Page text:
Assistant Director, UNC Lineberger Immunotherapy Program
Area of Interest
My scientific training is in hematology and cancer immunology. When I joined the Center for Cell and Gene Therapy directed by Dr. Malcolm Brenner, at Baylor College of Medicine, Houston, in 1998, my interest was in developing therapies for Epstein-Barr-Virus (EBV)-associated diseases and malignancies. I first contributed to the development of clinical protocols for the treatment of severe chronic EBV infections and for the prevention/treatment of EBV-associated lymphomas that occur in immunosuppressed patients after solid organ transplant. I then developed and extended my work on T-cell based therapy approaches to target non-viral antigens that are overexpressed in cancer cells such as cancer testis antigens. I also worked on genetic modification strategies that help T-cells better traffic to tumors, and render them resistant to tumor-associated inhibitory mechanisms.
More recently, I have been interested in the gene modification of T-cells to redirect them to tumors by transgenic expression of alpha-betaTCRs or of chimeric tumor-specific receptors (CARs), in particular for hematological malignancies such as CD19+ leukemia/lymphomas and CD30+ Hodgkin’s lymphoma. These approaches are currently in clinical trials.
Since joining the UNC Lineberger Comprehensive Cancer Center, I am the assistant director of the UNC Lineberger Immunotherapy Program. In addition to continue my interest in the preclinical development of cancer immunotherapy approaches for hematological and solid tumors, I provide support in writing protocols, developing standard operating procedures and training T-cell processing staff operating in our good manufacturing practices (GMP) facility in order to implement T-cell therapy clinical trials at University of North Carolina. I have acquired this expertise during my 17 years at Baylor, where I have facilitated the development and implementation of several T-cell therapy trials.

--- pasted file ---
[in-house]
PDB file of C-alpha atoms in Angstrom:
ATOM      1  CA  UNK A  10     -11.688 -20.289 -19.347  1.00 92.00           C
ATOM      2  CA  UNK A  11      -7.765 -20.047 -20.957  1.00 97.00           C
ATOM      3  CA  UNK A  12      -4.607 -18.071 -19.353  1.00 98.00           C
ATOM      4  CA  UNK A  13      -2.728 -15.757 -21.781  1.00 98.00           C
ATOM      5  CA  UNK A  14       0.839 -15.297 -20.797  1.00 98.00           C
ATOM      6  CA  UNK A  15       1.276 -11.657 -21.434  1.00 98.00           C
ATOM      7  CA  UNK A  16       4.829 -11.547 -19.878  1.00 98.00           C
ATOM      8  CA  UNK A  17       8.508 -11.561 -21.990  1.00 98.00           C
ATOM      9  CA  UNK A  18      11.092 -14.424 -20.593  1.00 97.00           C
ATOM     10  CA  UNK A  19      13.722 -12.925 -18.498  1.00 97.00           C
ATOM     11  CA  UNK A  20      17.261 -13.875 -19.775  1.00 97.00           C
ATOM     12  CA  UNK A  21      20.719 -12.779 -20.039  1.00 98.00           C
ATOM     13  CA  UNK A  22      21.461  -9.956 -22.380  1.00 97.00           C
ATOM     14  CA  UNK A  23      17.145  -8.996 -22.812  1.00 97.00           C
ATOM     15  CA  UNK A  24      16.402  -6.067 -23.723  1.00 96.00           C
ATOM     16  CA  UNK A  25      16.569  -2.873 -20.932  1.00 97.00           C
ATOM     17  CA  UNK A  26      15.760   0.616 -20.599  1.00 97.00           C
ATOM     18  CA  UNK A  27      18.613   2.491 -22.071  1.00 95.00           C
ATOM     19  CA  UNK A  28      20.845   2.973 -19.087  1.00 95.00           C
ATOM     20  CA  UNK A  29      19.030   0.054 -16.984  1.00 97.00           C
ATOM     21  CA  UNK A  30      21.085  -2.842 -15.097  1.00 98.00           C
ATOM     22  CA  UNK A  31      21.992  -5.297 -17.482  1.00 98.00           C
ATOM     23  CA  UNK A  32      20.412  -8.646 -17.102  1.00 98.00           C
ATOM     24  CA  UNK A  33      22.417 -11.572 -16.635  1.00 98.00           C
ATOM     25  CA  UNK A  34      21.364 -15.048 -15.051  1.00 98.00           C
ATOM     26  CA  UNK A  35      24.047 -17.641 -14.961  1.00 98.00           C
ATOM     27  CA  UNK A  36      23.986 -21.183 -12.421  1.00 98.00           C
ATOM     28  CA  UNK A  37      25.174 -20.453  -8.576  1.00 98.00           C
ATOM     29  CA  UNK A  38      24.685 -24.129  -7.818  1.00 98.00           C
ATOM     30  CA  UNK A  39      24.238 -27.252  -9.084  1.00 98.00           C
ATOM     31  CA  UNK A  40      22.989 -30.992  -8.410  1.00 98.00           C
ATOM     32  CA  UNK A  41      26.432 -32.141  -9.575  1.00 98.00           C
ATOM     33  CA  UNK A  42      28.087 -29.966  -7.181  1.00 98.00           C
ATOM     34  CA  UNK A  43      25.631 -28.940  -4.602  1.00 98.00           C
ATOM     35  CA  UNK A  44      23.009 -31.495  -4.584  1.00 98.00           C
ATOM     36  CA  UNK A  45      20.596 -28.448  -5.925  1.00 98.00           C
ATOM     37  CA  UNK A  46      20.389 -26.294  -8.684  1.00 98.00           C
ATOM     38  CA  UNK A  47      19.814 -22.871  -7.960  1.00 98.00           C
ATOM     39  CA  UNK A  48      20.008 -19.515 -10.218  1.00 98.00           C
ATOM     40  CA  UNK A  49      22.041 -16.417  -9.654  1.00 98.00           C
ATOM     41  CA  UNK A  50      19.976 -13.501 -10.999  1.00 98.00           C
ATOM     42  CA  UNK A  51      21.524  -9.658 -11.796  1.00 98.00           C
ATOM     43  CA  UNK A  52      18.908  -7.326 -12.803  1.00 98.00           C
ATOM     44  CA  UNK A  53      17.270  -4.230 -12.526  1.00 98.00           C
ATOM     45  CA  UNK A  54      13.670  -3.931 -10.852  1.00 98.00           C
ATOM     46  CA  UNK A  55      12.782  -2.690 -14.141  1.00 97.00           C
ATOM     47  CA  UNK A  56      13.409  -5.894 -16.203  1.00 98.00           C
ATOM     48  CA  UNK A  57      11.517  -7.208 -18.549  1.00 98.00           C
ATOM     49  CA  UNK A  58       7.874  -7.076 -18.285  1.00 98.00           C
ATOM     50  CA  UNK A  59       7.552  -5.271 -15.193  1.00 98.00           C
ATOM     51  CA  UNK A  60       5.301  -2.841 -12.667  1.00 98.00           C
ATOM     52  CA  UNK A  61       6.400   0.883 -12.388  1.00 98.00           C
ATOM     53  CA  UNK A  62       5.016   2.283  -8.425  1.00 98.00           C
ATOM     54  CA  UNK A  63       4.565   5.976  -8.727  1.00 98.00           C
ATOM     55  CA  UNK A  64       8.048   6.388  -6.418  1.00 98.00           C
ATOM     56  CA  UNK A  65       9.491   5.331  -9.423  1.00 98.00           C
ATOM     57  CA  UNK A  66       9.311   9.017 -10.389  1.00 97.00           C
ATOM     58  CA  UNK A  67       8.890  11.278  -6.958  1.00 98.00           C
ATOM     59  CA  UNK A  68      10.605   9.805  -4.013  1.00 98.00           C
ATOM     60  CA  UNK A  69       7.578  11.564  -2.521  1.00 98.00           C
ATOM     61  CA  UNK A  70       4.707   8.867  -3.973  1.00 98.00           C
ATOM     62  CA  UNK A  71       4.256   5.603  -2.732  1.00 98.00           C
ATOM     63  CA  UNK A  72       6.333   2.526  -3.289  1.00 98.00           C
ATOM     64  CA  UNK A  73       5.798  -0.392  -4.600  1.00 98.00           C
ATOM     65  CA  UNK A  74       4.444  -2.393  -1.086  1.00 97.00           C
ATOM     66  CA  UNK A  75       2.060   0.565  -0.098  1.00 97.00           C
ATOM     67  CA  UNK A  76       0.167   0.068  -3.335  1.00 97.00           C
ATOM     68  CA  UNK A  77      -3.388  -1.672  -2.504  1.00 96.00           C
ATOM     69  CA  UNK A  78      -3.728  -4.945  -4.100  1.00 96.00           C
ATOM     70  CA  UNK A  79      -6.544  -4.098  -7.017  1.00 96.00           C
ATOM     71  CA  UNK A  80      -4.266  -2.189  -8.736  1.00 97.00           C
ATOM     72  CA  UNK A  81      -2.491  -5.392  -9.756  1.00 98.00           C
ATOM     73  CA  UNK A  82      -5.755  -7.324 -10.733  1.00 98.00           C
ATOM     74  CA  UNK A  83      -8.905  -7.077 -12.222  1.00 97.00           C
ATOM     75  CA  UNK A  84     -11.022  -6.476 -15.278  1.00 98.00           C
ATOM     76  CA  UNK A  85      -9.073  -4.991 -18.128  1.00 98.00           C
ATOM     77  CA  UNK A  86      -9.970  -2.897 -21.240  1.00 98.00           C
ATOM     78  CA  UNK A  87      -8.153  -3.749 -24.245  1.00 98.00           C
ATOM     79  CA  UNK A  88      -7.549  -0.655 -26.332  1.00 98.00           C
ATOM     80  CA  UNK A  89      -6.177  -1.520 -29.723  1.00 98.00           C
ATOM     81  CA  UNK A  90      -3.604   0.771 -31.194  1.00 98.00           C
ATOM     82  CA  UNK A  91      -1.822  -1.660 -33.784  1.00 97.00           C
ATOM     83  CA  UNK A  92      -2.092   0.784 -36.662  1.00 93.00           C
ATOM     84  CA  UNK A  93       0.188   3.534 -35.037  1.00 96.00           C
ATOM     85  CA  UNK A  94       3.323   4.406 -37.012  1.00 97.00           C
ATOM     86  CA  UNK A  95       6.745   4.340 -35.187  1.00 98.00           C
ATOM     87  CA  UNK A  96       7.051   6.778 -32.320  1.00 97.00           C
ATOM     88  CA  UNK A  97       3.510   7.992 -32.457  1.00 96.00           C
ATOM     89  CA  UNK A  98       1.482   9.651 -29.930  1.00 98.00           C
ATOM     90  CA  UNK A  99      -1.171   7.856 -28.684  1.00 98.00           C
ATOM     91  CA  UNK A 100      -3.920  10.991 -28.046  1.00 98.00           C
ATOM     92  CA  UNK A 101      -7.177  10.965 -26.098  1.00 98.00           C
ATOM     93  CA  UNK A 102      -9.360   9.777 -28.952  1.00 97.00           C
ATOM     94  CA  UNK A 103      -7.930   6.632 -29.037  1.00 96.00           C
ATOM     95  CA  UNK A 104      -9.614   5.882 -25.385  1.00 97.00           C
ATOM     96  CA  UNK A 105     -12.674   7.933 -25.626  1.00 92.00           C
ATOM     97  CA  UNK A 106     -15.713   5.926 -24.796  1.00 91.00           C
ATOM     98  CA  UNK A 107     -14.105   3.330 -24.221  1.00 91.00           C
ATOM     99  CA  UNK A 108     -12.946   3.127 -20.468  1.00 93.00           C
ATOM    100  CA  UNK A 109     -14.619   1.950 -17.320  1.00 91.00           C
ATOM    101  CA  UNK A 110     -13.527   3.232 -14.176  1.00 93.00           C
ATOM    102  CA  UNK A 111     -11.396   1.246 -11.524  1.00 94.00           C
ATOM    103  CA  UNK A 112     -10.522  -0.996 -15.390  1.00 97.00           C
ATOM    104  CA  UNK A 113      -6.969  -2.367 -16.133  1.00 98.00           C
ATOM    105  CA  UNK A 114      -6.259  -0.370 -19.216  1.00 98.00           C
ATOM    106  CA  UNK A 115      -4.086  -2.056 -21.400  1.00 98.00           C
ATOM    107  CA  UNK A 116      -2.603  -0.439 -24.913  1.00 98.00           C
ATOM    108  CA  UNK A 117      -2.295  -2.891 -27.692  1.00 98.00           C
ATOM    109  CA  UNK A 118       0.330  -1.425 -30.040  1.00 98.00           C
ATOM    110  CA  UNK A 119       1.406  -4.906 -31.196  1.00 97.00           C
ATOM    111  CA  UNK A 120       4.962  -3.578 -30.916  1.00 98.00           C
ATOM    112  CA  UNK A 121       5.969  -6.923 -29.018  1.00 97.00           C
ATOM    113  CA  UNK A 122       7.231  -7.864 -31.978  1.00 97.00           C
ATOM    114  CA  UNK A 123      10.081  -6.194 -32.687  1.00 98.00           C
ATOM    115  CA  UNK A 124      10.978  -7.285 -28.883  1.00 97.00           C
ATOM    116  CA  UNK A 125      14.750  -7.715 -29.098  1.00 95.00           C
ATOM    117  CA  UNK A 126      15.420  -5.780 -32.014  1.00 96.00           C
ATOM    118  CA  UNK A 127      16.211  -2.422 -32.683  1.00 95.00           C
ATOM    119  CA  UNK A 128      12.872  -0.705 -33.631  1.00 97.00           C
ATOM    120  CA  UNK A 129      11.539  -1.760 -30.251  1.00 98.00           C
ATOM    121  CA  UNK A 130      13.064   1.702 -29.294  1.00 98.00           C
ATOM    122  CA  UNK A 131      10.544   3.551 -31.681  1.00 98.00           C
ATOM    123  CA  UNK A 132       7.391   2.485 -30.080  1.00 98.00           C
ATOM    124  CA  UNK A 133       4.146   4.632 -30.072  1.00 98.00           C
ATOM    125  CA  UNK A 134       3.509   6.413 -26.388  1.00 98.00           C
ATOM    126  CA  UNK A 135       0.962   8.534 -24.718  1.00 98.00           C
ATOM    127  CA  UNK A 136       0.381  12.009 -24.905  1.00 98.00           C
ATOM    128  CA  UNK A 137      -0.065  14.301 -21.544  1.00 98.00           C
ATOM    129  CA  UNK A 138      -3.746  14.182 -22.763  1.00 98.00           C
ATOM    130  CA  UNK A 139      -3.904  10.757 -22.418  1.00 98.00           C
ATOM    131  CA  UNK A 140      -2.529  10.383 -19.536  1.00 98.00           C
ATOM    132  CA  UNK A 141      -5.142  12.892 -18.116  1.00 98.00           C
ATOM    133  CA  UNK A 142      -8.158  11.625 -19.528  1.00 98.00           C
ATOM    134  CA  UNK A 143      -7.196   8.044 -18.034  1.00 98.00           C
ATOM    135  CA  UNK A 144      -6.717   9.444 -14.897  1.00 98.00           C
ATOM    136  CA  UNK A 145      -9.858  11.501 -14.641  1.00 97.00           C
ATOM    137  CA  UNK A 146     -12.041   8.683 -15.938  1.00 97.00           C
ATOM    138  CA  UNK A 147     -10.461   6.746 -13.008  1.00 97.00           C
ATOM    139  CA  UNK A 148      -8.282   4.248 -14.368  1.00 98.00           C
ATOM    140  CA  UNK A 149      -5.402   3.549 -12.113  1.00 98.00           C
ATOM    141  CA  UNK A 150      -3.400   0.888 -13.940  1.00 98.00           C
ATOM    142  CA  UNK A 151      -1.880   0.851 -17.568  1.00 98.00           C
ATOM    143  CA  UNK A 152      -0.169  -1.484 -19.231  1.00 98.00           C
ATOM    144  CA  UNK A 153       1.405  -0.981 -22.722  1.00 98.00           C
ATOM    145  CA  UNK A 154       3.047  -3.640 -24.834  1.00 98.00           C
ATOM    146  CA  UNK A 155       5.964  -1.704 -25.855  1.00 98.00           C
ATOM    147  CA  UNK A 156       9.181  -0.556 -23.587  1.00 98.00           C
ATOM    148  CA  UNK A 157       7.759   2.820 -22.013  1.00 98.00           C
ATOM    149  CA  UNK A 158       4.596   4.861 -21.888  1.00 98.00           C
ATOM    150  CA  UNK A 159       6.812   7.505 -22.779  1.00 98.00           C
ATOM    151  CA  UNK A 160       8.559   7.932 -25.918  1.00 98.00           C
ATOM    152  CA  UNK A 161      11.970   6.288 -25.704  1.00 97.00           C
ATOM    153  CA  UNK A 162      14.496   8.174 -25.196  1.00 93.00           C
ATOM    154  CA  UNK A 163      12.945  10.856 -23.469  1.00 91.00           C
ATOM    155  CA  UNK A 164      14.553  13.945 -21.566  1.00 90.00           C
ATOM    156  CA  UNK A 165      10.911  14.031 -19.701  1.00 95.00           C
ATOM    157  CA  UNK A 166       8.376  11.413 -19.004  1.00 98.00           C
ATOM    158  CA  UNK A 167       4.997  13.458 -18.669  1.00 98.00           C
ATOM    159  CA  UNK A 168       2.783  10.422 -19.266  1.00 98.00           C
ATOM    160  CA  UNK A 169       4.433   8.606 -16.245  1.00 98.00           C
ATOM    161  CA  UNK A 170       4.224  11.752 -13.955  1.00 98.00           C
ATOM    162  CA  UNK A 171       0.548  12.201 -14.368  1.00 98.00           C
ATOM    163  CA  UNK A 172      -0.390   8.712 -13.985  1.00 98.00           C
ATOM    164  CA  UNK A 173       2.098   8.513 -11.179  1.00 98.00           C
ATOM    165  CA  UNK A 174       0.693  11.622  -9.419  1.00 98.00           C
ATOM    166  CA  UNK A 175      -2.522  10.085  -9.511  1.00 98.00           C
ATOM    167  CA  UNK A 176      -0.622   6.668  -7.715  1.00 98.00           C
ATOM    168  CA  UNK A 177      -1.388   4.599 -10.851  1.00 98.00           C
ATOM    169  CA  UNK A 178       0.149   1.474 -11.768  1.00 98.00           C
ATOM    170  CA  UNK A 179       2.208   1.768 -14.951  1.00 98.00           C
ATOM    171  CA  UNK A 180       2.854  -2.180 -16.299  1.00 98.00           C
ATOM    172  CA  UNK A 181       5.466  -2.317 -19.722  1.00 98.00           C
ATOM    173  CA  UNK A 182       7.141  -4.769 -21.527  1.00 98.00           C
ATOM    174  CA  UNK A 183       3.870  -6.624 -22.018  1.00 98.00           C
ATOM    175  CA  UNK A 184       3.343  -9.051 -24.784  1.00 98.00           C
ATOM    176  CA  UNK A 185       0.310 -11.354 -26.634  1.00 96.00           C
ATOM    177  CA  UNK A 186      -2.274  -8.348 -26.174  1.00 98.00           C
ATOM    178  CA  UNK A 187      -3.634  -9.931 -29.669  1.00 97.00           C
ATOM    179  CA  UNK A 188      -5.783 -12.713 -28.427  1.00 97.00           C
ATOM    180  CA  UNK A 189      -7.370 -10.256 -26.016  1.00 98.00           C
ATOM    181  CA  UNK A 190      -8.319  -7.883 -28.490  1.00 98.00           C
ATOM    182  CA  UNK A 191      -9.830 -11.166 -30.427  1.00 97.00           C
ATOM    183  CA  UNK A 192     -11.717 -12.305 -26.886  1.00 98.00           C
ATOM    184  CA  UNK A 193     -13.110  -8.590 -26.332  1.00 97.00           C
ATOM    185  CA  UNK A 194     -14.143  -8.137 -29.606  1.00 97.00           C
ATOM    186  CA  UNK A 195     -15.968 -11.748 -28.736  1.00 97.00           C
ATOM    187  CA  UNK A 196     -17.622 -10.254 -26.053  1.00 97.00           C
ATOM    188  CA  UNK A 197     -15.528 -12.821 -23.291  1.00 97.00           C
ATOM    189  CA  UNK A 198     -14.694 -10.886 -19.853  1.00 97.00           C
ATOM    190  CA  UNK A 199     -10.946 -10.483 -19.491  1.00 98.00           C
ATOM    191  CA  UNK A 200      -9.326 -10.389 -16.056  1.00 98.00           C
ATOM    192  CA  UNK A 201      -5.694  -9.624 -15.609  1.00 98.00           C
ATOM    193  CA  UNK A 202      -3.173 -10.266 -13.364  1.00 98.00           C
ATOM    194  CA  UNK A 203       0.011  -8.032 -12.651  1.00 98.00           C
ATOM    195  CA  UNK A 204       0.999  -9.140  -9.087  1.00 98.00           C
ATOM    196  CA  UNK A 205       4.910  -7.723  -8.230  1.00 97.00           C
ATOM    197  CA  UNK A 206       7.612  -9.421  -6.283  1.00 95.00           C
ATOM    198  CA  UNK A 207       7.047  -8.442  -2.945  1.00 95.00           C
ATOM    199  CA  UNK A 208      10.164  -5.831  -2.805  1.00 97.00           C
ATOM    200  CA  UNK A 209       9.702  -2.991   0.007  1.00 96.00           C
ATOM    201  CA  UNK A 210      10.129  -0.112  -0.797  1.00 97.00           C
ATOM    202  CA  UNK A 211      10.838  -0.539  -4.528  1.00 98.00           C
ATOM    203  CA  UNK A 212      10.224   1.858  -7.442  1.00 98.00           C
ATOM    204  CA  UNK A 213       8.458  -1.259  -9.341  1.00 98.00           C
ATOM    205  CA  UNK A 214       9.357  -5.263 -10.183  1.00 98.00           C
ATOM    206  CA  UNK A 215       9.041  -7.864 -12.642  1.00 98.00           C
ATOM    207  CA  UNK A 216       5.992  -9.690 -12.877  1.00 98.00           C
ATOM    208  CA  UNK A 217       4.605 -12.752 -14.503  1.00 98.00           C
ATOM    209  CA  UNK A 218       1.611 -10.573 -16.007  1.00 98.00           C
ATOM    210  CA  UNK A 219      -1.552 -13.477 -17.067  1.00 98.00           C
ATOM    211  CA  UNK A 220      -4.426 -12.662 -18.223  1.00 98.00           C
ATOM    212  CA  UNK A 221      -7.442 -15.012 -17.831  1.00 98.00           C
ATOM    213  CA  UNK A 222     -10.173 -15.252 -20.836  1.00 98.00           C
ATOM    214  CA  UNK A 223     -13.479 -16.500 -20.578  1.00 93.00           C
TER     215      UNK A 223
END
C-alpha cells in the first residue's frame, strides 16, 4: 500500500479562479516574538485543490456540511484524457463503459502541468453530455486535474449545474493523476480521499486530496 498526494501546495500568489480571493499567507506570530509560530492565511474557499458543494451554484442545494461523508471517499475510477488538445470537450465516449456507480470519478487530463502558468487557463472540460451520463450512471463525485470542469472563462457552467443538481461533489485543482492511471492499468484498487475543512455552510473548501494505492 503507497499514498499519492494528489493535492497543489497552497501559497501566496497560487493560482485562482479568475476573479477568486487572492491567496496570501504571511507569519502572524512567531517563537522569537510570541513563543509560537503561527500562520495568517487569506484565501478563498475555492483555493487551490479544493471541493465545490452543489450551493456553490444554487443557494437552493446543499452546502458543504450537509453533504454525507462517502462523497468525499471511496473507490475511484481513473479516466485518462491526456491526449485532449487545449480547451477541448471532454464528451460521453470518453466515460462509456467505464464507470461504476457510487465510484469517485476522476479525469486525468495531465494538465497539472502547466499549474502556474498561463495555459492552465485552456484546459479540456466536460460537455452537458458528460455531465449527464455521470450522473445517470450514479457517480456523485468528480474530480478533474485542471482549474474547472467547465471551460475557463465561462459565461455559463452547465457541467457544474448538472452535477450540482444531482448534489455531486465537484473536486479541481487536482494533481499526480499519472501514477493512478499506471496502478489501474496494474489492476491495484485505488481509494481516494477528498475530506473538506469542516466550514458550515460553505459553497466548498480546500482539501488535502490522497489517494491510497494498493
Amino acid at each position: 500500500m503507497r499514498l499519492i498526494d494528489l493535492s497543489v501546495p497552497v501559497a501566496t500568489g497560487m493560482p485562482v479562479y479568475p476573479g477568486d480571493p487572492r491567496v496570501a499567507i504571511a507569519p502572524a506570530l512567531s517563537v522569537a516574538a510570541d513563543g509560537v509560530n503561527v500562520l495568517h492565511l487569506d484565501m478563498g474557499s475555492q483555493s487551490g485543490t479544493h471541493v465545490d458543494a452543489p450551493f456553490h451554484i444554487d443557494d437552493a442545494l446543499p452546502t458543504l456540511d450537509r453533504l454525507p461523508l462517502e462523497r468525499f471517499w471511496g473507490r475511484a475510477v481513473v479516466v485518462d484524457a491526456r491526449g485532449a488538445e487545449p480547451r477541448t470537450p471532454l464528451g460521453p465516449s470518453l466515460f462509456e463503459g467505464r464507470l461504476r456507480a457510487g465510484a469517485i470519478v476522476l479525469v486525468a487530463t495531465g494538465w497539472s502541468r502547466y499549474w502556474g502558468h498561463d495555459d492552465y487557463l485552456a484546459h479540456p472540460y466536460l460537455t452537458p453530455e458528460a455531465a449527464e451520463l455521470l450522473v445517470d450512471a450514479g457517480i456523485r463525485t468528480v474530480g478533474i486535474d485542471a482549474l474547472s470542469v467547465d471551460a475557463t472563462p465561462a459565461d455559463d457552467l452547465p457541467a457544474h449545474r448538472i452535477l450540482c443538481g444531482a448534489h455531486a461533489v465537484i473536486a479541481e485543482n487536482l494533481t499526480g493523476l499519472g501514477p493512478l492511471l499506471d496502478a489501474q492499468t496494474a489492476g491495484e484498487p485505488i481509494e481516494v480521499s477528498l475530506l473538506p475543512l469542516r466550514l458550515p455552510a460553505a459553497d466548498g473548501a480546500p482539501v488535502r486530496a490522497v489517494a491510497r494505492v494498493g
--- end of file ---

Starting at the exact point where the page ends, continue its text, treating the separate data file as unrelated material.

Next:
Awards and Honors
- Highly Cited Researchers (Top 1%), Web of Science, Clarivate Analytics, 2022
News and Stories
UNC Lineberger faculty recognized as world’s most highly cited researchers
Twelve UNC Lineberger Comprehensive Cancer Center members were named to Clarivate’s 2022 Highly Cited Researchers list.
UNC Lineberger faculty recognized as being among the world’s most influential researchers
Fifteen UNC Lineberger Comprehensive Cancer Center members were named as 2021 Highly Cited Researchers by Clarivate for publishing some of the most influential scientific papers during the past decade.
Gel enhances CAR-T immunotherapy benefits in brains surgically treated for glioblastoma
Researchers from UNC Lineberger and colleagues report pairing a newly developed gel with immunotherapy that was delivered to post-surgical lab models with glioblastoma improved the immunotherapy’s effectiveness.
Therapy using dual immune system cells effectively controls neuroblastoma
Hongwei Du, PhD, Gianpietro Dotti, MD, and colleagues developed a new therapeutic approach that has shown successful results in lab models.